Article written by Svetlana Sytnik, who is currently working in the communications department at JCWI.
Feedbacks: Readers are free to send feedbacks on topics discussed on Migrants Watch UK, their experience on immigration matter or topics they would like to appear on this page by emailing: migrantswatch@hotmail.co.uk
 Came across an interesting piece written by Charles Kelly on “Immigration Matters” and couldn’t resist the urge to share it with you. Please read on and feel free to comment on it.

“UK government measures to close the Post Study Work visa route thereby restricting work foreign students can do following graduation is a “retrograde step” that will undermine Britain’s higher education sector, a leading business group has warned this week.

Simon Walker, Director General of the influential business leaders group Institute of Directors (IOD), blasted the moves saying:
“It is pure sophistry to manipulate immigration figures by shooing to the door highly-trained international students with MBAs to make way for unskilled migrants from the EU.”
So called ‘unskilled’ migrants from EU countries such as Poland and newer members from Bulgaria and Romania (on which work restrictions are imposed until 2014) might argue that they are often better educated and more highly skilled than the local work force.
The popular Post Study Work (PSW) visa scheme closes on April 5th 2012 and this is the last date that graduates, most of whom will graduate in July, can make an application.
The idea of the PSW and its processor schemes is that bright graduates would be given a chance to stay on in the UK and find employment.
Hundreds of Immigration Matters readers have posted comments complaining about the sudden withdrawal of PSW when many had invested over £30,000 at UK Universities. Many are also bitter about the date of withdrawal in April when very few of the current years students would have received certificates.
Earlier this week Immigration Matters reported that Under New student visa rules announced, which will take effect in a few weeks time, only graduates who have a job earning more than £20,000 a year from an approved employer may stay in the country after completing their studies.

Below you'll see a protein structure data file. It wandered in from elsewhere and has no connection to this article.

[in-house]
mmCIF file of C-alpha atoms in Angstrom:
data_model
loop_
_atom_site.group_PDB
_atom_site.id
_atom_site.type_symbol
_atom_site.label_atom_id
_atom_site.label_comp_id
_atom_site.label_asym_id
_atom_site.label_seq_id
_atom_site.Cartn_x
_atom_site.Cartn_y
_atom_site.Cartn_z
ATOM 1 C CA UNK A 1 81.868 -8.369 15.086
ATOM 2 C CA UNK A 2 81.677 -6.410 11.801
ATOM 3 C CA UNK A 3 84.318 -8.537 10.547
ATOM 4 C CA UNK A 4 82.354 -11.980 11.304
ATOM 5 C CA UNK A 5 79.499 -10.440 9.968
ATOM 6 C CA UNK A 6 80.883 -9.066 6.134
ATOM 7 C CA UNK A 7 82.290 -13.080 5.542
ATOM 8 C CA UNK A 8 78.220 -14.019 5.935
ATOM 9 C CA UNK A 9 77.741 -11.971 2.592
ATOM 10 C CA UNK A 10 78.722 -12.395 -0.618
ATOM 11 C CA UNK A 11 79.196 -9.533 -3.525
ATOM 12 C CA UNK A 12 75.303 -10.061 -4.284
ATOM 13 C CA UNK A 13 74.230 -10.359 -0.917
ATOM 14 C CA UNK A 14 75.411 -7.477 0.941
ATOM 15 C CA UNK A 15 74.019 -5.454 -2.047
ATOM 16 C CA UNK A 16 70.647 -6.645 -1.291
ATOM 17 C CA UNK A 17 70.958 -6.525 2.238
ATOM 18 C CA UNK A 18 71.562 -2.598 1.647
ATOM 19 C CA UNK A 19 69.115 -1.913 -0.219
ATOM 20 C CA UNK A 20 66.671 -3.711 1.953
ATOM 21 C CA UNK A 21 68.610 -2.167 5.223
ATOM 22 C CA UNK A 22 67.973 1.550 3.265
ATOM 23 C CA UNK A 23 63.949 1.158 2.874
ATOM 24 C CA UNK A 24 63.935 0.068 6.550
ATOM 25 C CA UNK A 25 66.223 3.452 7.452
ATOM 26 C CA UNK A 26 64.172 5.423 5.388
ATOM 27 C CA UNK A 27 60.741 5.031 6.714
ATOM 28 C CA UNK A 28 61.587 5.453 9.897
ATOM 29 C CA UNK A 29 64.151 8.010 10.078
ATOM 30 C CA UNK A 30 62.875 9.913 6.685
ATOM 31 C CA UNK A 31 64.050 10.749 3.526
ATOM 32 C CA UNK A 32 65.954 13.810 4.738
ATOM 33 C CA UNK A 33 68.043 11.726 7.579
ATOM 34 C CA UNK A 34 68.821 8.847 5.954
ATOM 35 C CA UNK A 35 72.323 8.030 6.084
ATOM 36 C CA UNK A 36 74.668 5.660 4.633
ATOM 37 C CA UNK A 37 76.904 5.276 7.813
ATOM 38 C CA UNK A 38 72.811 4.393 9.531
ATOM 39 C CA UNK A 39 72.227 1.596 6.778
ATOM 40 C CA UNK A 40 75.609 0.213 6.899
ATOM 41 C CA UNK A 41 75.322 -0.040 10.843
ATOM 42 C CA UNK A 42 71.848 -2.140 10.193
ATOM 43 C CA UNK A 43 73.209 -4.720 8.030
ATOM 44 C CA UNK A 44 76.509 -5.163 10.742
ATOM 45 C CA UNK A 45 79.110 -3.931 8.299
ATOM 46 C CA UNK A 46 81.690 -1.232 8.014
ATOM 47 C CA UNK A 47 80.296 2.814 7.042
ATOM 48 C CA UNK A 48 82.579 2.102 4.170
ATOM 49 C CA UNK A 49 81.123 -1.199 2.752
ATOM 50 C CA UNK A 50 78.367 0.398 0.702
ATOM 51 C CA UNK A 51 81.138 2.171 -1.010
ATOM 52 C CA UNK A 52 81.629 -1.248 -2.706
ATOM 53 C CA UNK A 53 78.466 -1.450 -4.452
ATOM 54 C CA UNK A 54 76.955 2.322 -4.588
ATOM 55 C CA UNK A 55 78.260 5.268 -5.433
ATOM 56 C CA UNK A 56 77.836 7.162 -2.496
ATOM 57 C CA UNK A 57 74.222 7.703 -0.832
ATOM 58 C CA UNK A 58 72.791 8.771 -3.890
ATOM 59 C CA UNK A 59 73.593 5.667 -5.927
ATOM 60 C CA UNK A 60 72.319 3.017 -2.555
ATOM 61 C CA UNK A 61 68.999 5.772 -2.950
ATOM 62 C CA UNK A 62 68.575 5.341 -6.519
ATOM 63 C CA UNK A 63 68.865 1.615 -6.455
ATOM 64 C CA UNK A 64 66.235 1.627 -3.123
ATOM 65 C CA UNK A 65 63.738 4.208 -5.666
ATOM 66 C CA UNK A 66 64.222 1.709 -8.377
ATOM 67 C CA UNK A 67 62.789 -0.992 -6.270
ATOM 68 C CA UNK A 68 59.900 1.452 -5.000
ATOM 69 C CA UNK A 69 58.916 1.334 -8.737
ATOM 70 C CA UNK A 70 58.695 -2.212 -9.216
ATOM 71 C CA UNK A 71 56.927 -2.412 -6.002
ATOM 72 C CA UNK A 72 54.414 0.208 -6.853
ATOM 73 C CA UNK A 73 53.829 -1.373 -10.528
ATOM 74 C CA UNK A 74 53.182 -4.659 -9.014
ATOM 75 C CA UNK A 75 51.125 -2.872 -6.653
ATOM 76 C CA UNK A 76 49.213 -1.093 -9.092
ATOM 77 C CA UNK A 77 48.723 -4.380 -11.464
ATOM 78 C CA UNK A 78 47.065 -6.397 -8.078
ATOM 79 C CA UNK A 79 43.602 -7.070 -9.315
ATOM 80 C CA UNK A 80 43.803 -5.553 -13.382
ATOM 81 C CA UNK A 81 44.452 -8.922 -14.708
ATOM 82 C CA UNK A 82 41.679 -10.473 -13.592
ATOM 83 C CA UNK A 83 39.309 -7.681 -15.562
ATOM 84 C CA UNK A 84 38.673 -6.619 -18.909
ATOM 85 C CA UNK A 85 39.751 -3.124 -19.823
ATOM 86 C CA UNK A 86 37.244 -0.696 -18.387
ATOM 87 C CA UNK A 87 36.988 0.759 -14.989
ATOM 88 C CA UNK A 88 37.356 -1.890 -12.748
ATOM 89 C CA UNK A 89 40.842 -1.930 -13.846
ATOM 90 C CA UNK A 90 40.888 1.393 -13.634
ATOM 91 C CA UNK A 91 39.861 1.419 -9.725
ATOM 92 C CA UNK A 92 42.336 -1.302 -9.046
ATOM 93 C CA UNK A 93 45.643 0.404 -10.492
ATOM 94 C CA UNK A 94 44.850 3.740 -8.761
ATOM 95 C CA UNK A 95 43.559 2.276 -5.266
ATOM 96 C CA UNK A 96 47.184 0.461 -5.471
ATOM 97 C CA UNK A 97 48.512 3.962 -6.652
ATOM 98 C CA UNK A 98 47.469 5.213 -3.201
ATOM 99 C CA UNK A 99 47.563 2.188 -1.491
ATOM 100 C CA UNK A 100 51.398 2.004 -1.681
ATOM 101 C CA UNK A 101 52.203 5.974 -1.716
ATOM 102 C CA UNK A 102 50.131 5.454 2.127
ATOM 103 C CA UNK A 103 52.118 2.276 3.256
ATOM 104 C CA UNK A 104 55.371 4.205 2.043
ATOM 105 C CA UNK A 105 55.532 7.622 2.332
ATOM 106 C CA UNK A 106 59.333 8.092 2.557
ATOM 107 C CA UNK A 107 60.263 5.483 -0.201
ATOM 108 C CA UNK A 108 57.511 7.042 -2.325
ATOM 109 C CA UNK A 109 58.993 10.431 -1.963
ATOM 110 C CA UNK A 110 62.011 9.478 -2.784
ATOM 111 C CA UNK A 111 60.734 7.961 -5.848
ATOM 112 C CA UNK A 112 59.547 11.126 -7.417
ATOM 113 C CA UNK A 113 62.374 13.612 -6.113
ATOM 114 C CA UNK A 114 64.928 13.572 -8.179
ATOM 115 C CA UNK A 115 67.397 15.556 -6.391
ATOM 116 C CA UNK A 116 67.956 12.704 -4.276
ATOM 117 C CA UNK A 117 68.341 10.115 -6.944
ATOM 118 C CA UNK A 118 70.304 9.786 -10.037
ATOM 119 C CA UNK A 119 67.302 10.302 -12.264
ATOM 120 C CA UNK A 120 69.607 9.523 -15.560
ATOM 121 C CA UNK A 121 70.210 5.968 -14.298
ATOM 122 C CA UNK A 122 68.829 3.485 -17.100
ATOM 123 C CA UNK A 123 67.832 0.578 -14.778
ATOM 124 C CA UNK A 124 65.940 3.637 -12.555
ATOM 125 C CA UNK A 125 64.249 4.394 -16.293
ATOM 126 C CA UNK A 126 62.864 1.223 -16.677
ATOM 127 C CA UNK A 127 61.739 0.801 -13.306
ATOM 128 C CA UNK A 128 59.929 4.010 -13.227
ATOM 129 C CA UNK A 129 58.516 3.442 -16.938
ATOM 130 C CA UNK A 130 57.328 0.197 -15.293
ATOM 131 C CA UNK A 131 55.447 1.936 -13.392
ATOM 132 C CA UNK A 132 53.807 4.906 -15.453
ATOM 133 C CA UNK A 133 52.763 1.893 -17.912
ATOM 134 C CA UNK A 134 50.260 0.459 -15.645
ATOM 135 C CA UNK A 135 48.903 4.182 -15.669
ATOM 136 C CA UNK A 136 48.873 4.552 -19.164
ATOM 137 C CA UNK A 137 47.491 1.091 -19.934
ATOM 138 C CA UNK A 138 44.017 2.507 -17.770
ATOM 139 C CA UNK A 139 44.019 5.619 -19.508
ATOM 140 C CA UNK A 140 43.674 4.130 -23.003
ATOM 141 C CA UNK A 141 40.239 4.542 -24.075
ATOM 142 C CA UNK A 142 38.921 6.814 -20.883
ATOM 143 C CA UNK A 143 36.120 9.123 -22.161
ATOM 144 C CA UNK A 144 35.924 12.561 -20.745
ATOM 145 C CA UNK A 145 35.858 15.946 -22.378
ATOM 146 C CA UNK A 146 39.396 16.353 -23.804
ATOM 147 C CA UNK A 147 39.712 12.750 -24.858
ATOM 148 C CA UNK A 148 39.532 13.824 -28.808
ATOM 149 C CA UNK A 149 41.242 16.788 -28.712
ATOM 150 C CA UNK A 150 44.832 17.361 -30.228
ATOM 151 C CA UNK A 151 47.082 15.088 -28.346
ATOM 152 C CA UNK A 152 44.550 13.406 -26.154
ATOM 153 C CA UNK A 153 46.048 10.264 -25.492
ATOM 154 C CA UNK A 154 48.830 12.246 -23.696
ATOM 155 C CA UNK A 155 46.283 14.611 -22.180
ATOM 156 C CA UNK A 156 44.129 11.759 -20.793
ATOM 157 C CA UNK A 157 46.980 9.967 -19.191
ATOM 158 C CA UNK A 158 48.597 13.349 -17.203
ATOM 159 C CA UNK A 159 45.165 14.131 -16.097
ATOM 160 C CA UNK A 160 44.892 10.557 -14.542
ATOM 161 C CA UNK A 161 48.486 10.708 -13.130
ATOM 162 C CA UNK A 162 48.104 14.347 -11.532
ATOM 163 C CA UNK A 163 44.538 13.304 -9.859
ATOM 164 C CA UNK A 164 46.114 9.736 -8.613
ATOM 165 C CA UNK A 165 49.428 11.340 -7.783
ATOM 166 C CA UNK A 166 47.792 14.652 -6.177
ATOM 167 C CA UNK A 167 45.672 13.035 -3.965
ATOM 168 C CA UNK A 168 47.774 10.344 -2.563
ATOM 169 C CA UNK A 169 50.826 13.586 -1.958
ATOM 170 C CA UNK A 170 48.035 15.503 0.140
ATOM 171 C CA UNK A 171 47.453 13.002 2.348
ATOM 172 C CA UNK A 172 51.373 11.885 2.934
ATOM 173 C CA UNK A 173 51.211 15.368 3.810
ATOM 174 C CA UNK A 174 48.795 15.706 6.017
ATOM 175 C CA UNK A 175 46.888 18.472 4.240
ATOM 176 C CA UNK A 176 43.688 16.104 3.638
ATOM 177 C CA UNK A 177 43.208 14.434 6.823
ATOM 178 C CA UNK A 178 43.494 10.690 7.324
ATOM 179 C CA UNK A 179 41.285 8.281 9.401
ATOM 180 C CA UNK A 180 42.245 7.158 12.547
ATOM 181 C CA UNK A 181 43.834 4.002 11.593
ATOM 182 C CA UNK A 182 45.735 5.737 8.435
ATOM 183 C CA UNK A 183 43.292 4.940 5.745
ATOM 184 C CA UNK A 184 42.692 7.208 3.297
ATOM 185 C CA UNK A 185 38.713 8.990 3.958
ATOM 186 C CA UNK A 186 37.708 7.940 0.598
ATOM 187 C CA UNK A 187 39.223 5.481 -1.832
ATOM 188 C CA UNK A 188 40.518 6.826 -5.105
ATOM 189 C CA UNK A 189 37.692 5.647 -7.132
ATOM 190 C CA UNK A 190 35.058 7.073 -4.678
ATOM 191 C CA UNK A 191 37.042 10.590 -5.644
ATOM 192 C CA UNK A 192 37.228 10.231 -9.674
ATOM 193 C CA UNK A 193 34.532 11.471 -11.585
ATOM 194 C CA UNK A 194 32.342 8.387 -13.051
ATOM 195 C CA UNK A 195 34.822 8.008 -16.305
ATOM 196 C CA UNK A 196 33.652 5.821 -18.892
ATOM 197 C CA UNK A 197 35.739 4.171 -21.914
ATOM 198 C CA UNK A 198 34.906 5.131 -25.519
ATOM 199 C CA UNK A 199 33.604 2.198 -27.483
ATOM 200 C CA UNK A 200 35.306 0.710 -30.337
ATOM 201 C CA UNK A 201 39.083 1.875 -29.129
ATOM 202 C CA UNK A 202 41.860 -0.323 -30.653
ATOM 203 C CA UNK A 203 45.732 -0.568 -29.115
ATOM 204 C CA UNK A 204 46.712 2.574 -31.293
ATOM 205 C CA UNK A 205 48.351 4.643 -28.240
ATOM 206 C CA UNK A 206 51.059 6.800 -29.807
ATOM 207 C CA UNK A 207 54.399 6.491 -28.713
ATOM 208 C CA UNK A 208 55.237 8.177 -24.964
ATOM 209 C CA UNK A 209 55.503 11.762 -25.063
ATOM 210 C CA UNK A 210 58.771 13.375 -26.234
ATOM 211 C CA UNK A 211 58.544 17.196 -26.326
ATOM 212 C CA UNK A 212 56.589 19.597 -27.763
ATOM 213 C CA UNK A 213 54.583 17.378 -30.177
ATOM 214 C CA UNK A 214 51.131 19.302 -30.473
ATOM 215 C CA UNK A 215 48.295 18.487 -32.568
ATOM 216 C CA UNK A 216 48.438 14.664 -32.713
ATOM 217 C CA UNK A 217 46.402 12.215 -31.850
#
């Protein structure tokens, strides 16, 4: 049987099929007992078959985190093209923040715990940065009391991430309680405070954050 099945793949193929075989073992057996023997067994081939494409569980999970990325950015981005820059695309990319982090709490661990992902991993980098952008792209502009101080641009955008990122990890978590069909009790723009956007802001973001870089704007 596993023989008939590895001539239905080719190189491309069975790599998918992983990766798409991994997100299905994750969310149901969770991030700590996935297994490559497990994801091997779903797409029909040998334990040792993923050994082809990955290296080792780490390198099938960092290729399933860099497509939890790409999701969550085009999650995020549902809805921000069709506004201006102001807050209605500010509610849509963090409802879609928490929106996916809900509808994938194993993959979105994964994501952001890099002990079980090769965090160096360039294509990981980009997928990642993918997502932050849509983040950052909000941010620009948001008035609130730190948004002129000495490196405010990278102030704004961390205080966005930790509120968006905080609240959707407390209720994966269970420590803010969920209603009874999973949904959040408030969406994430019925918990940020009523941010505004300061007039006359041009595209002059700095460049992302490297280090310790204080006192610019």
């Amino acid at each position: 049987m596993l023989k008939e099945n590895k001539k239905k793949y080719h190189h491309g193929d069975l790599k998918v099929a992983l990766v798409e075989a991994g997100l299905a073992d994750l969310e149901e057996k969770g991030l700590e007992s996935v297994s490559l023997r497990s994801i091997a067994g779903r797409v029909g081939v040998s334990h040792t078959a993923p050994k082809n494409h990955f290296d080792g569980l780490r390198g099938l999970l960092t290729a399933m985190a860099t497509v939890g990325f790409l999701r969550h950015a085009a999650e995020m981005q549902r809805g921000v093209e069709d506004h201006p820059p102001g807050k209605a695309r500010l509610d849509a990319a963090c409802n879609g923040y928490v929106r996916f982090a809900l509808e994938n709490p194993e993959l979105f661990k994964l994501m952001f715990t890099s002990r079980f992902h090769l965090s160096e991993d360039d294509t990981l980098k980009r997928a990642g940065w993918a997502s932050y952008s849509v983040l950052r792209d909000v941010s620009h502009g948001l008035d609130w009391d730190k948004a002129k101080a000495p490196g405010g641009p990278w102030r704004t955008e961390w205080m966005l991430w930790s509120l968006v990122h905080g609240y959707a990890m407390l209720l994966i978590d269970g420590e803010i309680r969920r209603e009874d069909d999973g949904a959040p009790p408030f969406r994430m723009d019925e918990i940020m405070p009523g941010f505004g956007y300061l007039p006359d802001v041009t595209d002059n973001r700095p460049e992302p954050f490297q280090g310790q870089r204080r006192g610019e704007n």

Graduates with £50,000 to invest in a business may obtain an entrepreneur visa to stay, but in practice it is expected that this will only apply to a small number migrants.
On Tier 4 students from Middle Eastern and emerging market nations, Mr Walker added: “Other countries welcome such students: Britain makes it difficult and artificially expensive for them to enter, and now proposes to eject them ignominiously when their studies are finished.”
UK Universities support the IoD, as they have resisted attempts to reduce the number of foreign students. These make a substantial contribution to their incomes – 9.6 per cent of the higher education sector’s income in 2009-10 came from fees paid by non-EU students.
The universities are lobbying to have students removed from the migration statistics altogether. But Damian Green, immigration minister, said on Monday: “While many think of students as temporary visitors, around 20 per cent of student arrivals were still in the UK five years later.”
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From Wednesday 29 February, all applicants in the UK will need to obtain a biometric residence permit if they are applying to stay here for more than 6 months. This includes applicants for permission to settle here (known as ‘indefinite leave to remain’).
To obtain a permit, applicants will need to enroll their biometric information (fingerprints and facial image).
If you are applying in the UK on or after this date (whether applying by post, in person or online), you should use the correct application form. Please pay careful attention to the date shown on the cover of the application form.
If you are applying in person at one of our public enquiry offices under our premium service, and you have booked an appointment on or after 29 February, you must bring the correct form with you to avoid delay.
Feedbacks: Readers are free to send feedbacks on topics discussed on Migrants Watch UK, their experience on immigration matter or topics they would like to appear on this page by emailing: